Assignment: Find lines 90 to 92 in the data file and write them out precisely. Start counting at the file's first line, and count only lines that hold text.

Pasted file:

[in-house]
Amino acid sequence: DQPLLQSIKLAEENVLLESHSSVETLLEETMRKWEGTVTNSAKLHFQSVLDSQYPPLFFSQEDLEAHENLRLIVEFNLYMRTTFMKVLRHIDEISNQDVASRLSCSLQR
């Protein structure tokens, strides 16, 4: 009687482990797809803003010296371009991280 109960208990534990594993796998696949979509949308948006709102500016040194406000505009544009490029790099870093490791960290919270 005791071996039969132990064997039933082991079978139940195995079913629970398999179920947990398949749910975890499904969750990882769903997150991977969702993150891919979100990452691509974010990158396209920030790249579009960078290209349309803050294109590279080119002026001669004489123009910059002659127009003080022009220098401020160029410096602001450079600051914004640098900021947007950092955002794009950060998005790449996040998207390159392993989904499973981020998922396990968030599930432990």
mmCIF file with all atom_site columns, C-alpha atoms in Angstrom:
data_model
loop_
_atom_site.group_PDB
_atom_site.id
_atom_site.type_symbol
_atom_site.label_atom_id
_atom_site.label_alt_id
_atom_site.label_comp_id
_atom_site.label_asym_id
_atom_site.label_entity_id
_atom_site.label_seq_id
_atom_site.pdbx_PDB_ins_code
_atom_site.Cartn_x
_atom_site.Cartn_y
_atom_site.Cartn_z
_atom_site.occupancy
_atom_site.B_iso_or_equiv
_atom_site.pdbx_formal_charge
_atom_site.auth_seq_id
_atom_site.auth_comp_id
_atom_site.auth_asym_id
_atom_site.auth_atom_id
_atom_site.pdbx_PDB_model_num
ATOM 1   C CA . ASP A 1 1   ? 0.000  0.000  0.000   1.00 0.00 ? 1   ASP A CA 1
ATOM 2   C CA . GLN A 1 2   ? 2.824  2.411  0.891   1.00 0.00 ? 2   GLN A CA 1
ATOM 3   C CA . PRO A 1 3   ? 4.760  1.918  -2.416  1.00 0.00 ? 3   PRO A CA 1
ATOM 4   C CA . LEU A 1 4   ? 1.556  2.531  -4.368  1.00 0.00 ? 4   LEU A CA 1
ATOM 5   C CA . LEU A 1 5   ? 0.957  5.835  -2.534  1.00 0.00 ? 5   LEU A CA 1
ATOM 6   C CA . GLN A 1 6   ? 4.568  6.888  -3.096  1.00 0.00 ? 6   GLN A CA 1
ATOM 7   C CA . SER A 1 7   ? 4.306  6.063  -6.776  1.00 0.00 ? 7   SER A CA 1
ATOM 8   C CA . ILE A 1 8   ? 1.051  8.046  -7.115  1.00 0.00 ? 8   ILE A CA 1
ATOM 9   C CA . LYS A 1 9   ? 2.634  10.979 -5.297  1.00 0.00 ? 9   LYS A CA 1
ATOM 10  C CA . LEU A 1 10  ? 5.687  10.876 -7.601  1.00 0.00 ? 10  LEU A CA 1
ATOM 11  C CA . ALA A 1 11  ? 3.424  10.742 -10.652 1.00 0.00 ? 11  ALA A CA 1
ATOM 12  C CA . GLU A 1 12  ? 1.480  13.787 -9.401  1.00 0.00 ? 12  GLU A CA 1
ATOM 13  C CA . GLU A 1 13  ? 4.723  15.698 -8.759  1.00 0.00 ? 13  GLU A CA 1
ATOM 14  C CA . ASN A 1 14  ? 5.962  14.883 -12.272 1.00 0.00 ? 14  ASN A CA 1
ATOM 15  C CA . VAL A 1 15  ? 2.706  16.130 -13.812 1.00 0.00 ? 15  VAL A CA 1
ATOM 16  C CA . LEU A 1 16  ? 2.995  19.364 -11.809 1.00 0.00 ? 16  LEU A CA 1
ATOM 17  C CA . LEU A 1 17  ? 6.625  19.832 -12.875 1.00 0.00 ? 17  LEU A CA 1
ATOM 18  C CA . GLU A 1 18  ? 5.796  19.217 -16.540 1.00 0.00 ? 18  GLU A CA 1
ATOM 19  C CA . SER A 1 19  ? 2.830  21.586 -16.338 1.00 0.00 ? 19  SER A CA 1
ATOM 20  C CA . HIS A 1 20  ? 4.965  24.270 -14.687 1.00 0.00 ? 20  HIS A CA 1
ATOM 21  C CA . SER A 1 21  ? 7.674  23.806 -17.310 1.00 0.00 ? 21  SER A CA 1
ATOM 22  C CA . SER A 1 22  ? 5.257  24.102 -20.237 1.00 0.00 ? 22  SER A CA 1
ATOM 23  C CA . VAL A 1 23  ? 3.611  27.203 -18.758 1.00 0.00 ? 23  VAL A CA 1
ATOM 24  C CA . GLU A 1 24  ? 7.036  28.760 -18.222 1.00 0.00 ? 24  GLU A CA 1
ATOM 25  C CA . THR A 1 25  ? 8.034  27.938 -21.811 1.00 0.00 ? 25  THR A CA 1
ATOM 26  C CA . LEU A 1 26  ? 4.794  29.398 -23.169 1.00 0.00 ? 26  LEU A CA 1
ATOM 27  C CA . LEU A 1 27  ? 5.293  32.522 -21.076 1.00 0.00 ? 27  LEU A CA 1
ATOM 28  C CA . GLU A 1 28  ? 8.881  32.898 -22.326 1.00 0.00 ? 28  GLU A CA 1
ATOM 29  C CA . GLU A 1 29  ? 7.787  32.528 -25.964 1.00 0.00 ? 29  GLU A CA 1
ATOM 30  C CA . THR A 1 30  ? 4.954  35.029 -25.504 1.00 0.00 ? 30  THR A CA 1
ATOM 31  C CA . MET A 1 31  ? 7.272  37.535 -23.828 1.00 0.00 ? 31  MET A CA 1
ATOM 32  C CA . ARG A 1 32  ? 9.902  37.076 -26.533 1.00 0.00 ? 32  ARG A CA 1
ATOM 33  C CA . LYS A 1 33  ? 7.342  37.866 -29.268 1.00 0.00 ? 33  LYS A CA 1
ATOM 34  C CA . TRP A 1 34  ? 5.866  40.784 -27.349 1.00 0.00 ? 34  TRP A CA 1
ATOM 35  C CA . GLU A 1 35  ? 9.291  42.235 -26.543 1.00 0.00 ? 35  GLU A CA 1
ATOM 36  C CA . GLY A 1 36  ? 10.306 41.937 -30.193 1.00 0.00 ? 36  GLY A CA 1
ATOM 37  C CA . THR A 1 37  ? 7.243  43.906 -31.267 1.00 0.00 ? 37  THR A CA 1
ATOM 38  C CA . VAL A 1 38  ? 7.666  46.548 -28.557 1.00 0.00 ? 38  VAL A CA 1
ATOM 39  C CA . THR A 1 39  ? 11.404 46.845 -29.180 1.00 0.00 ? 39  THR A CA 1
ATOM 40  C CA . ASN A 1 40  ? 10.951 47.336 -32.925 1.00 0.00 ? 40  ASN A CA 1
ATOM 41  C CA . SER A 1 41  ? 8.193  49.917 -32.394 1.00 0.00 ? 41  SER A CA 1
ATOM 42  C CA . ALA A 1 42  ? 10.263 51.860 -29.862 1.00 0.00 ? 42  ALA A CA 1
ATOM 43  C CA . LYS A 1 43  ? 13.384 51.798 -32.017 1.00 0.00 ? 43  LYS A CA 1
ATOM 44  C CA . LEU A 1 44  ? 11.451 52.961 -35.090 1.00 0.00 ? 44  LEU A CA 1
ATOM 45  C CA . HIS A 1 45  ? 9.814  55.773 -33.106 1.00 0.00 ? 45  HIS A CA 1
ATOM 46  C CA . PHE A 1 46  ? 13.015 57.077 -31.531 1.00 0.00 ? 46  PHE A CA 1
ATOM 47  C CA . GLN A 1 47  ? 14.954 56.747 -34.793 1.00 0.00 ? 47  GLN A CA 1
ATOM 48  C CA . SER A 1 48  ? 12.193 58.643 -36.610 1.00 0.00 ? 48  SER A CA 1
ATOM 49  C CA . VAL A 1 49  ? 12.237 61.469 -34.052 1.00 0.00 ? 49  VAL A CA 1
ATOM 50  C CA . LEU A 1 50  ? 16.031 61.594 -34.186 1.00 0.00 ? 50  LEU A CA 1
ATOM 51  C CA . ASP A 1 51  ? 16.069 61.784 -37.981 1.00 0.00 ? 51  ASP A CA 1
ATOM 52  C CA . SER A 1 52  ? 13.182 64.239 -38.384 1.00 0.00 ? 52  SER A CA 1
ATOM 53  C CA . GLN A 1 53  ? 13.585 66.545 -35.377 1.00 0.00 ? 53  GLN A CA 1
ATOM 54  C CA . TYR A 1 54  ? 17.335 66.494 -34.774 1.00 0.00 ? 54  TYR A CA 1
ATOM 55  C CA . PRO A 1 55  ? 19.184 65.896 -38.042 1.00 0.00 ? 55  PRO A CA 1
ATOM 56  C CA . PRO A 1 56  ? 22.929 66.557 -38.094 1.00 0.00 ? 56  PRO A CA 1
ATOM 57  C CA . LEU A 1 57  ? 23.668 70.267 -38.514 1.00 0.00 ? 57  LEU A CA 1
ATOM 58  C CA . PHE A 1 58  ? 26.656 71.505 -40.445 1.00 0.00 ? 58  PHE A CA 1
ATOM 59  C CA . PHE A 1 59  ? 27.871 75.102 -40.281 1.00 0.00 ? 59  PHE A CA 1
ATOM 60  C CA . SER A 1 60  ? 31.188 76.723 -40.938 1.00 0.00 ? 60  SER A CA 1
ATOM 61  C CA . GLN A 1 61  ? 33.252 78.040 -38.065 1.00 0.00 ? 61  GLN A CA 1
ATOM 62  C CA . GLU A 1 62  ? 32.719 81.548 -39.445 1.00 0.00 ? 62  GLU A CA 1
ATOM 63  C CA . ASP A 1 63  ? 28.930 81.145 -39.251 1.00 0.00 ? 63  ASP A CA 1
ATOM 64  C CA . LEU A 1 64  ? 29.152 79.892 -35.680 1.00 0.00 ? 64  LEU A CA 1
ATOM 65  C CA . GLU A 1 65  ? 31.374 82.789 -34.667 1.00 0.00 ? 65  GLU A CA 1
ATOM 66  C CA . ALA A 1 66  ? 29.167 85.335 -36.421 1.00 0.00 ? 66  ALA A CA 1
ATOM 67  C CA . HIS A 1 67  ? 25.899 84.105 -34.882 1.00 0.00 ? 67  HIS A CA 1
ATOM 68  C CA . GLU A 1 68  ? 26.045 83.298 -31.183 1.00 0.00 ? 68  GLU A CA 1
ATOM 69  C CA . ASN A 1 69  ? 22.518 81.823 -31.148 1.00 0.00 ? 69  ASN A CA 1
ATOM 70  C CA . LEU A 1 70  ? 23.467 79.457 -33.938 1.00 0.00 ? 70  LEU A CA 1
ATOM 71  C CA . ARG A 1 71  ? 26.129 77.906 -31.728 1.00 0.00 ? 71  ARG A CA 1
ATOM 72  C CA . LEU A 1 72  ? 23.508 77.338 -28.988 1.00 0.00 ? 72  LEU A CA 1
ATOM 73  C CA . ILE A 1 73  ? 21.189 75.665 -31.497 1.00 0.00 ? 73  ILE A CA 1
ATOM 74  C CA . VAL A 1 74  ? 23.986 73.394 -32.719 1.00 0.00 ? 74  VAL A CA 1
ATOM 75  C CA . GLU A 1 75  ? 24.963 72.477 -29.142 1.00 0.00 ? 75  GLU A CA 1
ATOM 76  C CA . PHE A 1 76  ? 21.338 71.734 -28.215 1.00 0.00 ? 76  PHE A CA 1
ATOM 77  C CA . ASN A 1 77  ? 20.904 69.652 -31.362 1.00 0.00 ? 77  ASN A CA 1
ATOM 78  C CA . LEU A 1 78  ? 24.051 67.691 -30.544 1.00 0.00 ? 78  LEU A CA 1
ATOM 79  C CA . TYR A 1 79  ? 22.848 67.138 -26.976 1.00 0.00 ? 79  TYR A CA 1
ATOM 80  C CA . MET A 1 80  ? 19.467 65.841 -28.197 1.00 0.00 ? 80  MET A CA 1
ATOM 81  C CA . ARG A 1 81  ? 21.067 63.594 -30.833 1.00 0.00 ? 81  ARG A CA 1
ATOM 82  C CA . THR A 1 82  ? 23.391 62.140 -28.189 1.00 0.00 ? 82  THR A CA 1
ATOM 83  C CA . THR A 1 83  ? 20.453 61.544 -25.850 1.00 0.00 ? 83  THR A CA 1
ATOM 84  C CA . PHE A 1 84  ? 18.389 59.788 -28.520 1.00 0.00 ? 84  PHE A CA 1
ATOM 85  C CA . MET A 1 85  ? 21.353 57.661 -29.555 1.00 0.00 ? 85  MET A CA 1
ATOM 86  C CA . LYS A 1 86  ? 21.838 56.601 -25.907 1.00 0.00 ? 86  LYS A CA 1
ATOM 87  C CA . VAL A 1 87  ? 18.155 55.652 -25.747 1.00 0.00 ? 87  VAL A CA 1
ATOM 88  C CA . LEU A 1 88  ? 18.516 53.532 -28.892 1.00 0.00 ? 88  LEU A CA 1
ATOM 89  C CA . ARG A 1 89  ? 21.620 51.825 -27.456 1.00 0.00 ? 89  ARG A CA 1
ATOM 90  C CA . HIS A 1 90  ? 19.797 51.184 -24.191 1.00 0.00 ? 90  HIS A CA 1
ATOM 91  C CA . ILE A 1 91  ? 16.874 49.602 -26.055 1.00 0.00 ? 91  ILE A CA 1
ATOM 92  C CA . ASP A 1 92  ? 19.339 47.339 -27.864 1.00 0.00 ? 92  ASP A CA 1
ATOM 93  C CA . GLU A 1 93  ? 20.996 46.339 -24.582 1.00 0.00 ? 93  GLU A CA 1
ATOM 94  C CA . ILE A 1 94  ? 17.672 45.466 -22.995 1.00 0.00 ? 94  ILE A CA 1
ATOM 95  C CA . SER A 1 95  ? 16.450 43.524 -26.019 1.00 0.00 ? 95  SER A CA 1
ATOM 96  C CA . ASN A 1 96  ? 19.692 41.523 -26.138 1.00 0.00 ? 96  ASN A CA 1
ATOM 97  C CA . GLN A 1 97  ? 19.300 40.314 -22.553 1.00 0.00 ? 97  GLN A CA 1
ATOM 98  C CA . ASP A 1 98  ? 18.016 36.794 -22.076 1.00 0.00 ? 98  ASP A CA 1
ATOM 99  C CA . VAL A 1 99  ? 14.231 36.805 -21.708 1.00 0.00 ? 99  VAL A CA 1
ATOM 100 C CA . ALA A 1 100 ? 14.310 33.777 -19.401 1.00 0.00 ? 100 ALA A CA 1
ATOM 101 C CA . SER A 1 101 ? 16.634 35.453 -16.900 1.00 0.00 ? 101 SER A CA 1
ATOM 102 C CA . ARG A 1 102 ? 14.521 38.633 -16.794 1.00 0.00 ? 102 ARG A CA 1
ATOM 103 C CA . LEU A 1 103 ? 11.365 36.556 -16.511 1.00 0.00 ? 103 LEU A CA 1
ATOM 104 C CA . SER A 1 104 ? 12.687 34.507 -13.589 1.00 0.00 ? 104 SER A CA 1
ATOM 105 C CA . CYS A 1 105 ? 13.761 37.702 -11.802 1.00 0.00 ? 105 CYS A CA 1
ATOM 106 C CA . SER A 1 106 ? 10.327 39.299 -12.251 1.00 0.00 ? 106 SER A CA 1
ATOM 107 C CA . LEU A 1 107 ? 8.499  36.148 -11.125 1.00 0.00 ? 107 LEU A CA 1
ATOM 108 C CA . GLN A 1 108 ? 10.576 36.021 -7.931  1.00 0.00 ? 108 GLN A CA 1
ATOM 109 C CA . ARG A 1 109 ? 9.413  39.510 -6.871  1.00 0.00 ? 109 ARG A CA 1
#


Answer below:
ATOM 63  C CA . ASP A 1 63  ? 28.930 81.145 -39.251 1.00 0.00 ? 63  ASP A CA 1
ATOM 64  C CA . LEU A 1 64  ? 29.152 79.892 -35.680 1.00 0.00 ? 64  LEU A CA 1
ATOM 65  C CA . GLU A 1 65  ? 31.374 82.789 -34.667 1.00 0.00 ? 65  GLU A CA 1